TACOMA, Wash (Reuters) - A U.S. Army sergeant is due to go on trial on Friday charged with murdering unarmed civilians and taking body parts for war trophies as ringleader of a rogue platoon that terrorized villagers in Afghanistan’s Kandahar province.
The court-martial of Staff Sergeant Calvin Gibbs, 26, marks the climax of an 18-month investigation of the most egregious case of atrocities U.S. military personnel are accused of committing during a decade of war in Afghanistan.
Pentagon officials have said the misconduct exposed by the case, which began as a probe into hashish use within Gibbs’ unit, had damaged America’s image around the globe.
Published photographs showing two fellow GIs posing with the bloodied corpse of an Afghan boy they had just killed have drawn comparisons to the inflammatory Abu Ghraib prisoner abuse scandal in Iraq in 2004.
Gibbs, from Billings, Montana, is charged with three counts of premeditated murder, as well as cutting fingers off dead bodies and beating a fellow soldier who had alerted superiors to widespread drug abuse within their unit.
Charging documents said he was found in possession of “finger bones, leg bones and a tooth taken from Afghan corpses.”
If convicted of all charges, Gibbs faces a maximum sentence of life in prison without the possibility of parole.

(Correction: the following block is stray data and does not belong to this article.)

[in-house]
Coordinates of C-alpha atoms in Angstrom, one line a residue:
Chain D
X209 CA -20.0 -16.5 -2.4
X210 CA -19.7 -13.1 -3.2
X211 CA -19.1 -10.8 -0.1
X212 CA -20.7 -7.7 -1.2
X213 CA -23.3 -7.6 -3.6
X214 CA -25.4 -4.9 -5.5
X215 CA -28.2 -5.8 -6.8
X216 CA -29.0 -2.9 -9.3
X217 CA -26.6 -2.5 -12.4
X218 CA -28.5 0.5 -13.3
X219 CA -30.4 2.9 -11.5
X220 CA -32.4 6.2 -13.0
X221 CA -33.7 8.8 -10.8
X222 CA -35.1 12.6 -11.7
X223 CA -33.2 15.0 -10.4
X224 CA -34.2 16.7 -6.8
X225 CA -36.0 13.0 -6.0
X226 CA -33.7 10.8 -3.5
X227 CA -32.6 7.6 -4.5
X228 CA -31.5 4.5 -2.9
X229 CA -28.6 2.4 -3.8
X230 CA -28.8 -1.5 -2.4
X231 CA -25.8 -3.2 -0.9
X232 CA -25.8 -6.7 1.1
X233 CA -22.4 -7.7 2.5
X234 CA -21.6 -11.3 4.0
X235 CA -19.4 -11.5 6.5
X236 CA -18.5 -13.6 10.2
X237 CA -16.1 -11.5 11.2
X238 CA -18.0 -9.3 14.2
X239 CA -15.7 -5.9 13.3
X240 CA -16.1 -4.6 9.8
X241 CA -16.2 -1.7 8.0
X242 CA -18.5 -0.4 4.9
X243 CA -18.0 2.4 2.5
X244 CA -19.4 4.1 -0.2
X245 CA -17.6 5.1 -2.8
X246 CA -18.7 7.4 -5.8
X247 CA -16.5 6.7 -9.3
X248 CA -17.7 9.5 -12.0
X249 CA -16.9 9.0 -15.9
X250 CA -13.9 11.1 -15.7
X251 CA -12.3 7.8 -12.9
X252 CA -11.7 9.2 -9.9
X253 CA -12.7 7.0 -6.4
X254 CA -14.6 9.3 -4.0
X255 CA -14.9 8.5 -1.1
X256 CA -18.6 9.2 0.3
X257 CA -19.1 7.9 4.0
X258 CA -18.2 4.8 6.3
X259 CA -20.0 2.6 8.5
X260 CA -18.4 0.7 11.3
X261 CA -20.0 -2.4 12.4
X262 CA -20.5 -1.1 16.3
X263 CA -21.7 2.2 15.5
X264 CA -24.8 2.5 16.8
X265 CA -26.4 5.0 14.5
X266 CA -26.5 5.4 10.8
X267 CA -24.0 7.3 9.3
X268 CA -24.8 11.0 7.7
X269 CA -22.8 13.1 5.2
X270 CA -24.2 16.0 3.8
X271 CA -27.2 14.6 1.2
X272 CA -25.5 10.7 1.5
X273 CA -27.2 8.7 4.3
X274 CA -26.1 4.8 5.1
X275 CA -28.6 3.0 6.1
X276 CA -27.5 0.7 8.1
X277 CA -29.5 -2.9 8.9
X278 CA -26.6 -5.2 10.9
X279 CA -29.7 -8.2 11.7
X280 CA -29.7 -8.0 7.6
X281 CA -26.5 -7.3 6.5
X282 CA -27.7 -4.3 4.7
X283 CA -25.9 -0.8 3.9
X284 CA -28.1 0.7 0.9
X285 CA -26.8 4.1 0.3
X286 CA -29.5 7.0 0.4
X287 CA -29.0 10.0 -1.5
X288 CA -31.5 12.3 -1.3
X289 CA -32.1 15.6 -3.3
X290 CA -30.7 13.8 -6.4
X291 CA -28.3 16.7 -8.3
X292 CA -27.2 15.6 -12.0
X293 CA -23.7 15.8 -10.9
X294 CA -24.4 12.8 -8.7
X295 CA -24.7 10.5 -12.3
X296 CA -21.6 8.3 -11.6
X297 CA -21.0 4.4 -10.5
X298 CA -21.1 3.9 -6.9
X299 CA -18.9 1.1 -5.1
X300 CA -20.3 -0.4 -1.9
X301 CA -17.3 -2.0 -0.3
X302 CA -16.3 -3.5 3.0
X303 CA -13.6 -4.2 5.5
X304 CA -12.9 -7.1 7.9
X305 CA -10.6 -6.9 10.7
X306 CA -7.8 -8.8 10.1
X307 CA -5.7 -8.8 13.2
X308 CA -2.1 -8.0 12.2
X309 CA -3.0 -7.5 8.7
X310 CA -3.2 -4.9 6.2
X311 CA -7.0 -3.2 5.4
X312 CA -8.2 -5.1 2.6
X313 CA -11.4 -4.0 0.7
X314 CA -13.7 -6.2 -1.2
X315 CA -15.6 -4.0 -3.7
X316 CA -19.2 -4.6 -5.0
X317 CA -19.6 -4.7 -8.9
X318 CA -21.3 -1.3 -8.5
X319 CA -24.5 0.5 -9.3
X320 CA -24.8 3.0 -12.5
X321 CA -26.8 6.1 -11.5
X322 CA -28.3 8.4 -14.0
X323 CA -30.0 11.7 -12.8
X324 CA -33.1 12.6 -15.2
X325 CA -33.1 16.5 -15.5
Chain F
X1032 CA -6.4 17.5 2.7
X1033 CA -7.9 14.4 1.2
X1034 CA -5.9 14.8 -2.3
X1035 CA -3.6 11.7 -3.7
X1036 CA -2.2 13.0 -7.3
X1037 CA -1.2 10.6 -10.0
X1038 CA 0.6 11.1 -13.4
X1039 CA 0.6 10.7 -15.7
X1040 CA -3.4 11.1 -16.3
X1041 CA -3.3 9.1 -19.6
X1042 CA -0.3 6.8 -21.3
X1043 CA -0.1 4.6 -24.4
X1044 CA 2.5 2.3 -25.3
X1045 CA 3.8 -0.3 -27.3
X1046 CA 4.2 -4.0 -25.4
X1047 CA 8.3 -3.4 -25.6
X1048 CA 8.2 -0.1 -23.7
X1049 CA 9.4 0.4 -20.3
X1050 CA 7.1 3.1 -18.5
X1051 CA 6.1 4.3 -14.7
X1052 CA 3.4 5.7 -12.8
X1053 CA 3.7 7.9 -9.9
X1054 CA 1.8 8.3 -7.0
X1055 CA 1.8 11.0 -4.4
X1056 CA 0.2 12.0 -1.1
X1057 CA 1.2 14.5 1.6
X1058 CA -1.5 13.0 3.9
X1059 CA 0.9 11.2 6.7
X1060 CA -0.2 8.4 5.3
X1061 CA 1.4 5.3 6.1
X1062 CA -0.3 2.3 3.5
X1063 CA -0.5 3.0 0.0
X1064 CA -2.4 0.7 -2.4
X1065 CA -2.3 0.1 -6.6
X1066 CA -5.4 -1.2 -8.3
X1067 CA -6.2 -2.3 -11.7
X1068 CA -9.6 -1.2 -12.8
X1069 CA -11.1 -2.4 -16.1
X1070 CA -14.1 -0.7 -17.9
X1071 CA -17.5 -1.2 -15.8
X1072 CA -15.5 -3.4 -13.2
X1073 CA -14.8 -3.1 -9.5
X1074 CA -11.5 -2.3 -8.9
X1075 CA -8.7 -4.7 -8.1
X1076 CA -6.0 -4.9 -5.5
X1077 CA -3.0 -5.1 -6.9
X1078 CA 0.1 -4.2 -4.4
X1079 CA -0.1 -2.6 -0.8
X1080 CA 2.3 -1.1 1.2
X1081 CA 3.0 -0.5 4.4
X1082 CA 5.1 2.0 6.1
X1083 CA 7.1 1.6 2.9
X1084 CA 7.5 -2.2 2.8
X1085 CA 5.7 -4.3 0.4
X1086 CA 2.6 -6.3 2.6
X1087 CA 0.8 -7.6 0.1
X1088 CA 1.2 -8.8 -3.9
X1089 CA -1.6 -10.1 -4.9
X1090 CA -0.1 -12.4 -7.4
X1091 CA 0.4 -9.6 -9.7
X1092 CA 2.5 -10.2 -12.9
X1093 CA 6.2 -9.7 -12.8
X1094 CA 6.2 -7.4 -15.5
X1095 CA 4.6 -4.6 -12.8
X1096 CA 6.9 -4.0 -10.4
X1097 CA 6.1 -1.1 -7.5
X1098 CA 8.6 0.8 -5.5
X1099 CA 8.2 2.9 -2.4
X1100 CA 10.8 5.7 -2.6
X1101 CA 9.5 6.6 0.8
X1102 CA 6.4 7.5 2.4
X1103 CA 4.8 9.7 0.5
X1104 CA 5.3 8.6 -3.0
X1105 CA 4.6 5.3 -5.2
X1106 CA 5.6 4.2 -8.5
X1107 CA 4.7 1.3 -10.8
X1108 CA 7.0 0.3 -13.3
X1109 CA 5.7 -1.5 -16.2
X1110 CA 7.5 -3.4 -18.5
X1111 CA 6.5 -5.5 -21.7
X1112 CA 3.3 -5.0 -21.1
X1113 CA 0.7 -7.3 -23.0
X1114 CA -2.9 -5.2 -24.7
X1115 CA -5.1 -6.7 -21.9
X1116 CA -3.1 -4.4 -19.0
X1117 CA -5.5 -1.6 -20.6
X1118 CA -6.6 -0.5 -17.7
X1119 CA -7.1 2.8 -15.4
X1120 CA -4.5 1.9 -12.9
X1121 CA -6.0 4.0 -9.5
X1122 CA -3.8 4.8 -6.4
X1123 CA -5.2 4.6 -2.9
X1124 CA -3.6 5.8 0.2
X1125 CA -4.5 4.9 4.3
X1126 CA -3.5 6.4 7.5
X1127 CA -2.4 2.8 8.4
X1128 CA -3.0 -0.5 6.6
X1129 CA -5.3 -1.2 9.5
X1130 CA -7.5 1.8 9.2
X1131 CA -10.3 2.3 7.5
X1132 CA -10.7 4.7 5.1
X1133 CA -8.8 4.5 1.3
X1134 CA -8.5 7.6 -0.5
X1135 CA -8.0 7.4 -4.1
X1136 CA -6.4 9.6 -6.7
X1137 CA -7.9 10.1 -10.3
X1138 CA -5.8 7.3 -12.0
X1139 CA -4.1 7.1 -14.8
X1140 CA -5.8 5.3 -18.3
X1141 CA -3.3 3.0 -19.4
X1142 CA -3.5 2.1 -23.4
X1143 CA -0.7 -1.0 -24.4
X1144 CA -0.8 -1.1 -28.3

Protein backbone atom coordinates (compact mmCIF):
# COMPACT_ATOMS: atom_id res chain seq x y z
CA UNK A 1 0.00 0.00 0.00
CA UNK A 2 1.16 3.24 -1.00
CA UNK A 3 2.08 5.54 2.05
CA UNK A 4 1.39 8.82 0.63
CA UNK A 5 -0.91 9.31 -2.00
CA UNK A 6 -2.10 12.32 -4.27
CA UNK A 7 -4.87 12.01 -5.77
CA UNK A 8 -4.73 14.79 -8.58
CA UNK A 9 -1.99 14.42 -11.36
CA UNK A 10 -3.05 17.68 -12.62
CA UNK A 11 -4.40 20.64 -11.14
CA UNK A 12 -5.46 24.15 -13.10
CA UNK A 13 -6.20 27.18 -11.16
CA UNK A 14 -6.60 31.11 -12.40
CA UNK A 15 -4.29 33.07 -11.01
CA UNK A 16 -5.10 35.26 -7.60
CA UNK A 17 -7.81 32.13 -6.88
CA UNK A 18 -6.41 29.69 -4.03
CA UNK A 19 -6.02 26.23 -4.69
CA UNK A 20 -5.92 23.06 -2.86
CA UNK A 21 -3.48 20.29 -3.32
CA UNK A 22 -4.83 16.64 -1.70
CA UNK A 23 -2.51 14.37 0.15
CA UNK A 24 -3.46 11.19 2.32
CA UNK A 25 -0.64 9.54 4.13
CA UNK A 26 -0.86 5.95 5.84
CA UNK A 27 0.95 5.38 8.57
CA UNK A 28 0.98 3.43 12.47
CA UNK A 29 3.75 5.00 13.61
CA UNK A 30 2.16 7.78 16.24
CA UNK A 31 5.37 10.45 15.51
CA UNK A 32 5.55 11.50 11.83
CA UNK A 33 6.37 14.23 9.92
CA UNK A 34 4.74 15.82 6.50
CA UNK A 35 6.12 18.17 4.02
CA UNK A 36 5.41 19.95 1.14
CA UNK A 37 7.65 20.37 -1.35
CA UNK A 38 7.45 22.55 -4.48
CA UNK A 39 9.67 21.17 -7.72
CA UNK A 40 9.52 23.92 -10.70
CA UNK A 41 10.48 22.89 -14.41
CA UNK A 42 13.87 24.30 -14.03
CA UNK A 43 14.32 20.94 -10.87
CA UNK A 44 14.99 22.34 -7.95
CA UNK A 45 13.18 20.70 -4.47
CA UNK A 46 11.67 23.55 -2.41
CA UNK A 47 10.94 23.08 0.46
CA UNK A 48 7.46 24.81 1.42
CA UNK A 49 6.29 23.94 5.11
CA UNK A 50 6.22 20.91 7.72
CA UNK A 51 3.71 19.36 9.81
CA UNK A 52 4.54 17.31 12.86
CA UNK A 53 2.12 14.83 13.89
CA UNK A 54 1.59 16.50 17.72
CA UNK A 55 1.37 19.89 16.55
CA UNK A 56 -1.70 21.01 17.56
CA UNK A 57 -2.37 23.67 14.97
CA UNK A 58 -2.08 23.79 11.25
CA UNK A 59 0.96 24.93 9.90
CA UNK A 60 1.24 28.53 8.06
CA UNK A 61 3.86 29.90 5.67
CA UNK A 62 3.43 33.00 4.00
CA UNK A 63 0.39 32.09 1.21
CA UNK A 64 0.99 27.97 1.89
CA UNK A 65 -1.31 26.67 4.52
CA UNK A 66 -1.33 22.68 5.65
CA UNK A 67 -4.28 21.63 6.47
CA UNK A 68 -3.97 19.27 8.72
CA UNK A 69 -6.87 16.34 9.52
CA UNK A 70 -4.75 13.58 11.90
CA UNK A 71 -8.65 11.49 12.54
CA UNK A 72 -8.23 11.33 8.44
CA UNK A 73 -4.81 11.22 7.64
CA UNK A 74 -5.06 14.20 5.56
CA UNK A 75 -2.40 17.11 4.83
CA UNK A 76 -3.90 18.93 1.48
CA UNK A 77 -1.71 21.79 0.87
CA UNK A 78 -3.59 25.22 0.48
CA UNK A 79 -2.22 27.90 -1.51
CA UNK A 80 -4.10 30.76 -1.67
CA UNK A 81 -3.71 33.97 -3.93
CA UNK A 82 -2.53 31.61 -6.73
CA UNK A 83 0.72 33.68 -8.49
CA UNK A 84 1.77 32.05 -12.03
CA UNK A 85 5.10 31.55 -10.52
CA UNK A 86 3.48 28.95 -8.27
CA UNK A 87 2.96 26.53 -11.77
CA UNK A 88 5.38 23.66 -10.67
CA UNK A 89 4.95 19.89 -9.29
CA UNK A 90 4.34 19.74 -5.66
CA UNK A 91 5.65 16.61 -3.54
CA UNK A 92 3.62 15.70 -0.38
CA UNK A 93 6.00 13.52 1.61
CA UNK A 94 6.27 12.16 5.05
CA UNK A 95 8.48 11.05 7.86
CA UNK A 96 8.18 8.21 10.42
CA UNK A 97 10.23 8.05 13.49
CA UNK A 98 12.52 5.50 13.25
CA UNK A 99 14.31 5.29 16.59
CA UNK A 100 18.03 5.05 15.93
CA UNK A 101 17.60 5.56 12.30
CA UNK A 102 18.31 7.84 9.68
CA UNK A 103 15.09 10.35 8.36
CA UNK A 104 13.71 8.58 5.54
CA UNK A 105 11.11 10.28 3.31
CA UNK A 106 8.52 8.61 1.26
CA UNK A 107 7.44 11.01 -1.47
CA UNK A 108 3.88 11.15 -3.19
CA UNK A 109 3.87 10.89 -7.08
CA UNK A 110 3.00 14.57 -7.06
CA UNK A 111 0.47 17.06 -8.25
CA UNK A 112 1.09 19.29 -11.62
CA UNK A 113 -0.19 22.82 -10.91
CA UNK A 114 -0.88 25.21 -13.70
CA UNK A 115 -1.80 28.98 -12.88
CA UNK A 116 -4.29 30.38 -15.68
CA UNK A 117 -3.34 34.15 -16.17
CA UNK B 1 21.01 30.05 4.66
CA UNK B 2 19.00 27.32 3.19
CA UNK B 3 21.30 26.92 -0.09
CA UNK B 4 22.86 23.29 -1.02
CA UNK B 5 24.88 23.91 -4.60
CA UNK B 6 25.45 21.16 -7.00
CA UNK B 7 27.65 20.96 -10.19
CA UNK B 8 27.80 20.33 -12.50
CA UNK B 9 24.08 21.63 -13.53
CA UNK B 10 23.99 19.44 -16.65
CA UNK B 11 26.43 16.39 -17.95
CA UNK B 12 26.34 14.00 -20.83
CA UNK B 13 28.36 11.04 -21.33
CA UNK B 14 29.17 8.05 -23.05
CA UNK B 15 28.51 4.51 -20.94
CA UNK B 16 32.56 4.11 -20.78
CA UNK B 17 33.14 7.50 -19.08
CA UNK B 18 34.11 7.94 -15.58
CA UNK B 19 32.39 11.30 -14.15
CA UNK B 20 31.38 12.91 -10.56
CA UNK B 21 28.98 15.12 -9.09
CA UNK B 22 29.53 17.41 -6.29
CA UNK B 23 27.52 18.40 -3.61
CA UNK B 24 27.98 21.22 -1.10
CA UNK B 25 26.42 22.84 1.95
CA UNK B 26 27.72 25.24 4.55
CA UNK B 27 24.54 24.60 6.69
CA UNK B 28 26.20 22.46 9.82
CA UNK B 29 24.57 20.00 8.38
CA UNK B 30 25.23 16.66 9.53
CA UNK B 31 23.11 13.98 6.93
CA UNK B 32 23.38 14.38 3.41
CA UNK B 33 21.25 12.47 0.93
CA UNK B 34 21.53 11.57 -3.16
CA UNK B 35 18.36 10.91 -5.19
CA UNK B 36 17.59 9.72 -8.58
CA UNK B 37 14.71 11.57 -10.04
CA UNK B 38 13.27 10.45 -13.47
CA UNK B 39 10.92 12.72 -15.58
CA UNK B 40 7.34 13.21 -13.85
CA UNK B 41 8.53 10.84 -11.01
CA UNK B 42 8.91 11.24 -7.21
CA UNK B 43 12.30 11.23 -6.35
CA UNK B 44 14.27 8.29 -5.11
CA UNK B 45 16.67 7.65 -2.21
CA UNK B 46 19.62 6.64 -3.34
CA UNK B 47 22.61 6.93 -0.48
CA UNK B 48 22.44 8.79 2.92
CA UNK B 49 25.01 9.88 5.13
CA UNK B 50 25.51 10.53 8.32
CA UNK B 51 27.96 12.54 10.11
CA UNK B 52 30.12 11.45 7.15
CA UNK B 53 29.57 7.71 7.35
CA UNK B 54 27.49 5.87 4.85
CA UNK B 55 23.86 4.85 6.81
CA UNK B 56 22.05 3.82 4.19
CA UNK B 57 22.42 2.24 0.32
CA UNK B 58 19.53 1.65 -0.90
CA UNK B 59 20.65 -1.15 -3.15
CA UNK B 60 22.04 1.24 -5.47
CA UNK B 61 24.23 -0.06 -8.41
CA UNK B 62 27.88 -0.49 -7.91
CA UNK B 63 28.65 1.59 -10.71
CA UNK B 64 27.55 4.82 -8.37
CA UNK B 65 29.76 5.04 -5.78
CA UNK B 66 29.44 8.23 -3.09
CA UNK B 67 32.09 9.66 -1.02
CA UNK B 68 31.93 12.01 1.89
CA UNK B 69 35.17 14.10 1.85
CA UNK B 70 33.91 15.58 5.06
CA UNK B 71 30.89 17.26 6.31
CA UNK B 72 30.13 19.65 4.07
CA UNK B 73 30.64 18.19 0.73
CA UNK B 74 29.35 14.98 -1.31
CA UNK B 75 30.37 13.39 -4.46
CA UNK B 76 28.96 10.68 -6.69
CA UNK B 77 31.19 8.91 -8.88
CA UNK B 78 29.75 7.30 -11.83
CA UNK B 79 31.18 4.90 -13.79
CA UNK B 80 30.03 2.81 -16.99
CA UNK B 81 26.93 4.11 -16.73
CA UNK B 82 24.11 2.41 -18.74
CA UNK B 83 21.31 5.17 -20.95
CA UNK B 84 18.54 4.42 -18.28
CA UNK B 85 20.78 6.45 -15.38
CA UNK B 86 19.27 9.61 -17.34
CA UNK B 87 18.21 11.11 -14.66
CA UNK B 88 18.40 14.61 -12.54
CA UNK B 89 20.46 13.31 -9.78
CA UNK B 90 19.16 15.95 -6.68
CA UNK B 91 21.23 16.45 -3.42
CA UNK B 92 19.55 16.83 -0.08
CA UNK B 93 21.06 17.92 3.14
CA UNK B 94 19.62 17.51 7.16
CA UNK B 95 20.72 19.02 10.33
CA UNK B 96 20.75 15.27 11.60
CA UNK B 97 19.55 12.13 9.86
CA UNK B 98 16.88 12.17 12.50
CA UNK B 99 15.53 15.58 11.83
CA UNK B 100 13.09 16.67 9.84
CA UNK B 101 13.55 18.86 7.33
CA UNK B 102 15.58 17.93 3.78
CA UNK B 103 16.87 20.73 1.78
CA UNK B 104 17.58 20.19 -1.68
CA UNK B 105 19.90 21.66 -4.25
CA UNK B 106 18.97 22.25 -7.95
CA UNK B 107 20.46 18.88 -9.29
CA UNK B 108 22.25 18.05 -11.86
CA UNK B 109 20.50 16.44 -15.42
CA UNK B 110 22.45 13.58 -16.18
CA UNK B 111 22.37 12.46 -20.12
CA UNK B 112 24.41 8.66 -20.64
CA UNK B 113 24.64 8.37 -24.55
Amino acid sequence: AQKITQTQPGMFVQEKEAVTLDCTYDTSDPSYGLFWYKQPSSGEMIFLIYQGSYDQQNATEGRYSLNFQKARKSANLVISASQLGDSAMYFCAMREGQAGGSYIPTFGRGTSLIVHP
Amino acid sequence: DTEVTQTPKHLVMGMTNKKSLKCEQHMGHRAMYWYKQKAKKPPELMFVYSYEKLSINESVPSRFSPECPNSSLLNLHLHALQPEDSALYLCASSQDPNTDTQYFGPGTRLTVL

Prosecutors have cast him as the chief instigator among five infantrymen from the 5th Stryker Brigade accused of slaying civilians in random killings staged to look like legitimate combat casualties.
Seven others soldiers were charged with various lesser offenses, ranging from assault for opening fire at civilians to using illegal drugs. Most have already reached plea deals.
About 30 witnesses are expected to testify during the court-martial, slated to run through next week at Joint Base Lewis-McChord near Tacoma, according to Army spokesman Major Christopher Ophardt.
The first day of proceedings will likely be devoted to selecting a jury panel and handling procedural motions.
The chief prosecution witness is expected to be the soldier described as Gibbs’ right-hand man, Specialist Jeremy Morlock, sentenced in March to 24 years in prison after pleading guilty to three counts of murder for his role in the same killings for which Gibbs is accused.
They alone were charged with all three killings, which occurred in January, February and May of 2010 while the Stryker Brigade was deployed in western Kandahar province.
Morlock, who originally implicated Gibbs in statements to military investigators, testified against him in open court during an evidentiary hearing in July as part of the plea deal he reached with prosecutors.
It was Morlock who appeared in photographs published in March by two magazines showing him crouched smiling over the body of a 15-year-old Afghan, holding the boy’s head up for the camera by his hair.
A similar photo was published of another member of the self-styled Stryker “kill team,” Andrew Holmes, who pleaded guilty last month to a single count of murder and was sentenced to seven years in prison.
A third co-defendant, Adam Winfield, pleaded guilty to a reduced charge of involuntary manslaughter and was sentenced to three years in prison in August, and a fourth, Michael Wagnon, still faces a court-martial.
All but one of the seven men charged with lesser crimes have received convictions and sentences ranging from demotion or dishonorable discharge to 60 days hard labor and jail sentences of up to nine months.
Writing by Steve Gorman; Editing by Jerry Norton